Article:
Story by LCpl Tavairus Hernandez on 12/09/2016Upon graduating from Marine Corps Recruit Depot Parris Island, Marines who are tasked with becoming infantry Marines, are sent to the School of Infantry East to be trained by combat instructors at Camp Geiger located on Marine Corps Air Station New River.
Marines attend the school for 57 training days and are under the tutelage of the combat instructors them the basic skills and concepts an infantry Marine requires.
"When Marines first show up they have that instilled boot camp mannerism of just saying yes, sir,' no, sir,' or yes, ma'am,' no, ma'am' to a command given to them," said Staff Sgt. Mark Herbst, a combat instructor with the infantry training battalion. "We want them to listen to commands, but we also want them to get to the point where they can communicate, build and convey plans and understand the concept of being an infantry Marine."
Students going through the infantry training battalion endure various environments and styles of teaching to instill each lesson for their profession. Marines cover weapon systems, tactics and leadership qualities and principles that are expected of infantry leaders. The Marines are evaluated on their knowledge with written tests and on live-fire shooting ranges.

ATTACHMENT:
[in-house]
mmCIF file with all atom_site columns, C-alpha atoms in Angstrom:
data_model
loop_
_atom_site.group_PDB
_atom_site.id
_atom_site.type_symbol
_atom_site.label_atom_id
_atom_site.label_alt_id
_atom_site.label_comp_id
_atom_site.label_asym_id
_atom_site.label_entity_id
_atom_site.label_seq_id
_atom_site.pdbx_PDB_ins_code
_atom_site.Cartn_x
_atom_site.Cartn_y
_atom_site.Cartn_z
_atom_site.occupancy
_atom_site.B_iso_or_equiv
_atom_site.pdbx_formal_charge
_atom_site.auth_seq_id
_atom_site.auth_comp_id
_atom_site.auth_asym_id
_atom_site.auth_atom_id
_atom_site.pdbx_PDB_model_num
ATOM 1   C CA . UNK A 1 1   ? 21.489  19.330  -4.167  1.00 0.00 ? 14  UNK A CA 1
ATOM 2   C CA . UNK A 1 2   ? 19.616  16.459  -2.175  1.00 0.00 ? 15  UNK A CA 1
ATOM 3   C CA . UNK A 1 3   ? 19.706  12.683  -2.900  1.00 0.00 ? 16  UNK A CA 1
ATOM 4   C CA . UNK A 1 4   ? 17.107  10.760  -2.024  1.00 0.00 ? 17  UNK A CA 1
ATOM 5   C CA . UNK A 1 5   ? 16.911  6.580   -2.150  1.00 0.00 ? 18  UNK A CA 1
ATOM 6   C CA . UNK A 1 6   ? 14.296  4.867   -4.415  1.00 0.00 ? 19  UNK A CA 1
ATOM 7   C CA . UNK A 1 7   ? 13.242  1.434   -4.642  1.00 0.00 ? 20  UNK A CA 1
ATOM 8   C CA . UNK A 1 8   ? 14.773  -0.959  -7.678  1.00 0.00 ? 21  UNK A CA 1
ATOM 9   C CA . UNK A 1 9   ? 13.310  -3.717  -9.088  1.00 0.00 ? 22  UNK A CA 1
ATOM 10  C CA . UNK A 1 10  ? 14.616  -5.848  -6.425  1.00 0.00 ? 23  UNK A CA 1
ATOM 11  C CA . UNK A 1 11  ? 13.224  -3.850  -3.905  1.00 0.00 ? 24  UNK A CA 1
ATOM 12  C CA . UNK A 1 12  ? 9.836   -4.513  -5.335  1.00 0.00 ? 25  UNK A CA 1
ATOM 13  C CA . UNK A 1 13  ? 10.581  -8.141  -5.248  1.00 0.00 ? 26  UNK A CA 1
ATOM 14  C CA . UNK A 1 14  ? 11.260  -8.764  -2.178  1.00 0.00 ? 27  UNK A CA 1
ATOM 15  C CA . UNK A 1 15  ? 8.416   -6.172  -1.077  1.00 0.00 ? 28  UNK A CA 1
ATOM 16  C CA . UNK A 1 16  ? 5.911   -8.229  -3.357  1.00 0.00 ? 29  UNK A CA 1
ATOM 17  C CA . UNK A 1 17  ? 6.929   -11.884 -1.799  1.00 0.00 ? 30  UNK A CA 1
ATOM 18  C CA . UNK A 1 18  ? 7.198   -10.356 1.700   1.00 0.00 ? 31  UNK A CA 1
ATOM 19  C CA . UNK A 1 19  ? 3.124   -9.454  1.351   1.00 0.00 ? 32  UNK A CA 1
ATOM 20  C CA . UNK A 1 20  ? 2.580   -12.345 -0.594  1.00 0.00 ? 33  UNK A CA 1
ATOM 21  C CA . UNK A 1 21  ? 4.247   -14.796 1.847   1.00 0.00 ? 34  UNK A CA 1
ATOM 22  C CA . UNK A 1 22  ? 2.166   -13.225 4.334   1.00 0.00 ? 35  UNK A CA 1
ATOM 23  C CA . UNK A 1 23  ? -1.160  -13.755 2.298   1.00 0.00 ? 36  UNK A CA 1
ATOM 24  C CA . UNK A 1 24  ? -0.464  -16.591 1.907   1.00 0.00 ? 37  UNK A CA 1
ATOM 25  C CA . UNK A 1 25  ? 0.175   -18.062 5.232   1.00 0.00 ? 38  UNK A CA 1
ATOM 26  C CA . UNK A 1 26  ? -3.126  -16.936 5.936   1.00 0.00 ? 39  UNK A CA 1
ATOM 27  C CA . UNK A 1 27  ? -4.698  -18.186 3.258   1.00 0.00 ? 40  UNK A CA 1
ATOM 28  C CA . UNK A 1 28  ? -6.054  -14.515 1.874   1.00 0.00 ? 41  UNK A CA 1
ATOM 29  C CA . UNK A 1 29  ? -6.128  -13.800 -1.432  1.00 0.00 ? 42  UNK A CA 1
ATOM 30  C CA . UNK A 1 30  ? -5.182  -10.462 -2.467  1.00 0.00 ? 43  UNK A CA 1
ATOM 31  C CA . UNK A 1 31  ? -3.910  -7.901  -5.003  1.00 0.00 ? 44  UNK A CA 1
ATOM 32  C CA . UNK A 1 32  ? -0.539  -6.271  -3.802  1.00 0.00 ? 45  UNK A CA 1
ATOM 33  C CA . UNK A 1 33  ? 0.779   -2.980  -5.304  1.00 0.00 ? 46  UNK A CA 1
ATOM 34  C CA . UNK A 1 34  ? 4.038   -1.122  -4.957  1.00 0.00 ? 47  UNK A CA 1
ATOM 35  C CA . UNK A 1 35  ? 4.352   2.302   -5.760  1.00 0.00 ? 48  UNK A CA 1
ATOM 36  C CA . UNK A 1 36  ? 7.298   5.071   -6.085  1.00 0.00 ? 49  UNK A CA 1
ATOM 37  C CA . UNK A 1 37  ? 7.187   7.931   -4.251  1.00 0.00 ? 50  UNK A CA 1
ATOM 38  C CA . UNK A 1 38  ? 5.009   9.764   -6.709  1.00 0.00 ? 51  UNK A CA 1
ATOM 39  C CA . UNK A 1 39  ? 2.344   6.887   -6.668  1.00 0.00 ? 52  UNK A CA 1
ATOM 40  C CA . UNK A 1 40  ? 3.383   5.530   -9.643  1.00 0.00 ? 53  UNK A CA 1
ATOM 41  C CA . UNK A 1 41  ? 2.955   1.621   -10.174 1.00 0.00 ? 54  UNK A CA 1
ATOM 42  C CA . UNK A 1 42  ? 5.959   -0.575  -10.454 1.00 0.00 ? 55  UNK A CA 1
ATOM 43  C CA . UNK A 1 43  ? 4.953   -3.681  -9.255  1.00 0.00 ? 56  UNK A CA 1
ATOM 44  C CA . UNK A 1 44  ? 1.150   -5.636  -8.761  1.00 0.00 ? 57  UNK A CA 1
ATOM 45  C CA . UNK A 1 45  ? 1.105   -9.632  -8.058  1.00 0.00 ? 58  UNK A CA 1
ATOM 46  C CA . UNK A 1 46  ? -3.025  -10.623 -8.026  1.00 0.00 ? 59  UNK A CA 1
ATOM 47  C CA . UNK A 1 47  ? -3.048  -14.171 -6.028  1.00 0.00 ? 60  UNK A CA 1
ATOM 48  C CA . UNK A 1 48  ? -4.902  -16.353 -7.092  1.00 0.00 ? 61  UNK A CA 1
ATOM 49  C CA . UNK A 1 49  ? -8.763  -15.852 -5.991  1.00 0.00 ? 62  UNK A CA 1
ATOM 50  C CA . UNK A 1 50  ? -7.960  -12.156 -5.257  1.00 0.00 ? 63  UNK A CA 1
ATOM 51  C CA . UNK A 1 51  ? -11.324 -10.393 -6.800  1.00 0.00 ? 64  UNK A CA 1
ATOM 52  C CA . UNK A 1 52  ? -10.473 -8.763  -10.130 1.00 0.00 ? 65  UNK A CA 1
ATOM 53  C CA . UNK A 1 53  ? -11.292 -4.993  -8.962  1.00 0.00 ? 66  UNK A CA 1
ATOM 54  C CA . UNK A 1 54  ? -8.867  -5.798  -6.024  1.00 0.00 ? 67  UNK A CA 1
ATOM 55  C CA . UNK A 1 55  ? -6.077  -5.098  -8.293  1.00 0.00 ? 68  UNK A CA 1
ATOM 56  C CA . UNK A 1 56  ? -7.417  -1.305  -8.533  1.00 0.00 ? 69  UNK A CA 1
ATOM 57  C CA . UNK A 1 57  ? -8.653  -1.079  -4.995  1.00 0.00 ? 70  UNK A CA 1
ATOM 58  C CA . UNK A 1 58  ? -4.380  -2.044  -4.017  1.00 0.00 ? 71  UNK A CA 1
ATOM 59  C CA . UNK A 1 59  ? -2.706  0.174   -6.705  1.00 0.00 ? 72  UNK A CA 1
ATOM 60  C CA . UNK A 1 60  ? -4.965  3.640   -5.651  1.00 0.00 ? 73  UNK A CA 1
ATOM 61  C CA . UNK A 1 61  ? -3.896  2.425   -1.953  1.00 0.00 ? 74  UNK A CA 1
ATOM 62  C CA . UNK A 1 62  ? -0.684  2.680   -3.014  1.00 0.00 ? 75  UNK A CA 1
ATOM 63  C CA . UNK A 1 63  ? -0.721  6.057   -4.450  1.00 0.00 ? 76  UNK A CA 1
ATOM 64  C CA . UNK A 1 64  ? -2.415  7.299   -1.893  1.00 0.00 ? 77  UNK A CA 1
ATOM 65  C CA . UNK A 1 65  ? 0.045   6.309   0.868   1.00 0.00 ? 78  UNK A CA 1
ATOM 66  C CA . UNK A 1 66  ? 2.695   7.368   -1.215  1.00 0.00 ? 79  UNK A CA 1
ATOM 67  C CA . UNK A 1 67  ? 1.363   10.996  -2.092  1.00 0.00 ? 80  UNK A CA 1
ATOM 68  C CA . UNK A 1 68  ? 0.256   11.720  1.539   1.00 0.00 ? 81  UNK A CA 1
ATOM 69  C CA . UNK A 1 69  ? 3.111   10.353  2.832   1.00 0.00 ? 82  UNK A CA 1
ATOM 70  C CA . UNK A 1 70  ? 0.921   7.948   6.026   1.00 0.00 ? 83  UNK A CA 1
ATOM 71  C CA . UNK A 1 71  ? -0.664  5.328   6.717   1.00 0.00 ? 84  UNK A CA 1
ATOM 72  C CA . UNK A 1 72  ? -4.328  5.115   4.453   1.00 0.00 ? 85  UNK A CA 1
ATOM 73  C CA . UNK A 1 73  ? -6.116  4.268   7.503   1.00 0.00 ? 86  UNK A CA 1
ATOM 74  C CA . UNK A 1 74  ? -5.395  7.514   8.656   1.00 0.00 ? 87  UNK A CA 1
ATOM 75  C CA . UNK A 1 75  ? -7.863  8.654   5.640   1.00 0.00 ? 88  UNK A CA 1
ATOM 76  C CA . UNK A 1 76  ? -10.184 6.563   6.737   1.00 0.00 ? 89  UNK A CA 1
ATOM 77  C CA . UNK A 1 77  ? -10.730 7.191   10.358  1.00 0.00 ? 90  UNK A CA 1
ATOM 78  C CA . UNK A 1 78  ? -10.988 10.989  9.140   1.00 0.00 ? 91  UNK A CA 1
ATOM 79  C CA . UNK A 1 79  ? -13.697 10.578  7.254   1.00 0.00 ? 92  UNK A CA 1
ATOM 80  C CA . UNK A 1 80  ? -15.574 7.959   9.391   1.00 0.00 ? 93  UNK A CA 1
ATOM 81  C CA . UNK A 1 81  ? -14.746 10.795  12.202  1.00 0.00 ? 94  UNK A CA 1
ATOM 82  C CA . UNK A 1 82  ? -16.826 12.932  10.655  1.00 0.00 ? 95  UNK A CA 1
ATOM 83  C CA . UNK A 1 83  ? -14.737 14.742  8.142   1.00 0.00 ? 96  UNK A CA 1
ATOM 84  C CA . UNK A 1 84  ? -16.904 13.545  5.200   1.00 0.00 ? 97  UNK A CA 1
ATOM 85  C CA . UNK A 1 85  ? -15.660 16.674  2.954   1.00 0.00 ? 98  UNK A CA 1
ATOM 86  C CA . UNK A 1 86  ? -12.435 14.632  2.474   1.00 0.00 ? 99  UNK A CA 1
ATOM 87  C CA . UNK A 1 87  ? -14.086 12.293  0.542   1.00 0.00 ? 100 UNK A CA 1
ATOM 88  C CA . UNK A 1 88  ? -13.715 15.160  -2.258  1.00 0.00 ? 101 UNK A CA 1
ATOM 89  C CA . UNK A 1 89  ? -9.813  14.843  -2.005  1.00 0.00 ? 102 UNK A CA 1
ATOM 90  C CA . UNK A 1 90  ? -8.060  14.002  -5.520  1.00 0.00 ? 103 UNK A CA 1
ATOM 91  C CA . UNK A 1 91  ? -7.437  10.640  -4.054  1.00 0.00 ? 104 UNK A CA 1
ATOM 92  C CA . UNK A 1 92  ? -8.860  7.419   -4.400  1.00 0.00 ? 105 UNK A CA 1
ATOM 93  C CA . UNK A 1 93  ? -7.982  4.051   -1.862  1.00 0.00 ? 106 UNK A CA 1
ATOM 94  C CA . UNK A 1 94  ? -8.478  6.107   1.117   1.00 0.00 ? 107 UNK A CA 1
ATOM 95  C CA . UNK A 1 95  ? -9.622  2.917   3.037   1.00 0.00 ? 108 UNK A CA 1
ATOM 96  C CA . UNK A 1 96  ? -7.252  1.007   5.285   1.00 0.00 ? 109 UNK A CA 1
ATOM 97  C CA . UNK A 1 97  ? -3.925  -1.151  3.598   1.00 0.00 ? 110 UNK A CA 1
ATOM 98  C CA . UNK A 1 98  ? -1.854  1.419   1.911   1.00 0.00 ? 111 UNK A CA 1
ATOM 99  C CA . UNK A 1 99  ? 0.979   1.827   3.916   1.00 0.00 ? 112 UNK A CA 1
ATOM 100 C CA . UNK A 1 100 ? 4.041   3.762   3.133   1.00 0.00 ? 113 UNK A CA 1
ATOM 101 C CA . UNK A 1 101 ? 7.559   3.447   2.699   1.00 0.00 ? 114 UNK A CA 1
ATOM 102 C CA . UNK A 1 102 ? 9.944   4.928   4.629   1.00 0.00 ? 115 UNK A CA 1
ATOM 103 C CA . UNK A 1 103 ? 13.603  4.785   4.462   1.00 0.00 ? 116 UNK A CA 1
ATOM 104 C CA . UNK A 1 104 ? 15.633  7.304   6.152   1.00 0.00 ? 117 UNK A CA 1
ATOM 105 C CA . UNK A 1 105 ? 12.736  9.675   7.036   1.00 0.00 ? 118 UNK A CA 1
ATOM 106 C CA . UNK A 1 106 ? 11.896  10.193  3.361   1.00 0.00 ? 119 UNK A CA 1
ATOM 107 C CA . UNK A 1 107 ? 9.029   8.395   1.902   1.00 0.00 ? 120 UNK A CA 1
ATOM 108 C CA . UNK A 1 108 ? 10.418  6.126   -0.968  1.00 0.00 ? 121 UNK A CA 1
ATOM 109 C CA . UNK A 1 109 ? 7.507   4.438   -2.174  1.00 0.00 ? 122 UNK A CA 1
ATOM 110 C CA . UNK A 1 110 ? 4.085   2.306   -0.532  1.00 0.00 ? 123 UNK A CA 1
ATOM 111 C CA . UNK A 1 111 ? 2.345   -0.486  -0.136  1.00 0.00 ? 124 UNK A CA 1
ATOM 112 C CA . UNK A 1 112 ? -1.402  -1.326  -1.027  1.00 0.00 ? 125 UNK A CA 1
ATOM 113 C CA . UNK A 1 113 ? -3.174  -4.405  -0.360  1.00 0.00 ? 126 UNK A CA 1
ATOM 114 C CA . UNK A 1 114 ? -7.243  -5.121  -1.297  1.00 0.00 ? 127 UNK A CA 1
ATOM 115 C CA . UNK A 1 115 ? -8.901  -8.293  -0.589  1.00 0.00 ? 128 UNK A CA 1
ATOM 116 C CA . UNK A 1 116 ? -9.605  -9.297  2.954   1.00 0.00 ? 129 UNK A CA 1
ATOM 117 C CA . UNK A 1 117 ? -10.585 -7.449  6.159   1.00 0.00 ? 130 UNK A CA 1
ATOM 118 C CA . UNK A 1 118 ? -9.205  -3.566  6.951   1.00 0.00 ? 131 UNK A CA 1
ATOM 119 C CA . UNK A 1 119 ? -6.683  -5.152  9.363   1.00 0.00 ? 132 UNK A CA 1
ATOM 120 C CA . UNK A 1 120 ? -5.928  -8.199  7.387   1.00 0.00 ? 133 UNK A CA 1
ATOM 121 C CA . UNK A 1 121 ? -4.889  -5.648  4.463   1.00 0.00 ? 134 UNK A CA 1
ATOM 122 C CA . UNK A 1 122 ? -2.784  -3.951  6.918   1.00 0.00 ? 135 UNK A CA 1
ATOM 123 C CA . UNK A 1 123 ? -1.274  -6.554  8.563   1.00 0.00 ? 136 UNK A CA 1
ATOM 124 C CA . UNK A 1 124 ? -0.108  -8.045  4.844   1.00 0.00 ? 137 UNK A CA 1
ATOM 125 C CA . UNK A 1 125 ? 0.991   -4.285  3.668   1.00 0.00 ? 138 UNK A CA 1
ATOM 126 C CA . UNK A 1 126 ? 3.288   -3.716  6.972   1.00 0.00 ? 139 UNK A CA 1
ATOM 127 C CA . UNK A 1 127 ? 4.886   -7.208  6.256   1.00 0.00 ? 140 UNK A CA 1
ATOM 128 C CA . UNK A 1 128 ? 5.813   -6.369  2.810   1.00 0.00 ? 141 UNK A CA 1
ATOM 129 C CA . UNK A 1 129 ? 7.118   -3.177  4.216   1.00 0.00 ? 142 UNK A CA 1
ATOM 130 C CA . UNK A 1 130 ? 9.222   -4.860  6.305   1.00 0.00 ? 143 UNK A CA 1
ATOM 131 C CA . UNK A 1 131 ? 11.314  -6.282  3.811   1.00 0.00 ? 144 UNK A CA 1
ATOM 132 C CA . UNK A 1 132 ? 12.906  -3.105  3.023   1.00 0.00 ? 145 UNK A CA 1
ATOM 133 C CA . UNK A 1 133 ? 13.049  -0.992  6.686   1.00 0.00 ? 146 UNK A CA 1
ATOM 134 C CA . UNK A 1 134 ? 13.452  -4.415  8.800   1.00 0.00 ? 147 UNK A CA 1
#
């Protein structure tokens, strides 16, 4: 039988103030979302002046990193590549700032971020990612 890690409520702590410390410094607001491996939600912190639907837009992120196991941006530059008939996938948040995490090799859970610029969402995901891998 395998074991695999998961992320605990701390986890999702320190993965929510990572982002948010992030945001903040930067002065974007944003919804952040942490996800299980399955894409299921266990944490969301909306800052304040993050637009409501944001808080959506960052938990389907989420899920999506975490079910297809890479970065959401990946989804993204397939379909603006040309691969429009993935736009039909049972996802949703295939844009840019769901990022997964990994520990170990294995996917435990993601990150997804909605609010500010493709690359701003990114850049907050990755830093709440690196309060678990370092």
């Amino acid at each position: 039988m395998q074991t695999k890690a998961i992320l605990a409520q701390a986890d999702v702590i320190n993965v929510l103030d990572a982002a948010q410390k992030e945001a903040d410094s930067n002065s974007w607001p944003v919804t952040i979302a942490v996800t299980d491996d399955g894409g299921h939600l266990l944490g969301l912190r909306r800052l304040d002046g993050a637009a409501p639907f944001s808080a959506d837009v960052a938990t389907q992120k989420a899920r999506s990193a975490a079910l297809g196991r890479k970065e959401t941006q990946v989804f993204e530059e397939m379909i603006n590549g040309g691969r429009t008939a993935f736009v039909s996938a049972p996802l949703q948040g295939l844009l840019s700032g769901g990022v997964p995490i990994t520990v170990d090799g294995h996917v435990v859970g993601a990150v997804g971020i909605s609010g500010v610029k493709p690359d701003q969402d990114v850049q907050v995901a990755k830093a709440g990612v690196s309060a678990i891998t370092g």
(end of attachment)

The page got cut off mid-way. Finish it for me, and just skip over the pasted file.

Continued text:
"Seeing those Marines grow makes me feel like I'm doing my job and that my instructors are doing their job," said Gunnery Sgt. Abram Megrete, infantry training battalion weapons instructor, group chief instructor. "I love doing this job and seeing those Marines go into the operating forces as senior Marines and pass their knowledge off to junior Marines. That's how the Marines Corps grows into a better force in readiness and in better form moving forward."
Megrete's job ensures students understand the knowledge they are given on weapons training, to include the M240B machine gun, M2A1 50 caliber machine gun and the MK 19 grenade launcher. The instructors work to improve and increase the cognitive skills of their Marines.
"As combat instructors we train our students on the basics of infantry understanding," said Herbst. "We also are their mentors who build that understanding and idea as noncommissioned officers and staff noncommissioned officers that they can go to their leadership if they ever have a problem and want to speak to someone. This job is very humbling and I feel honored to be here."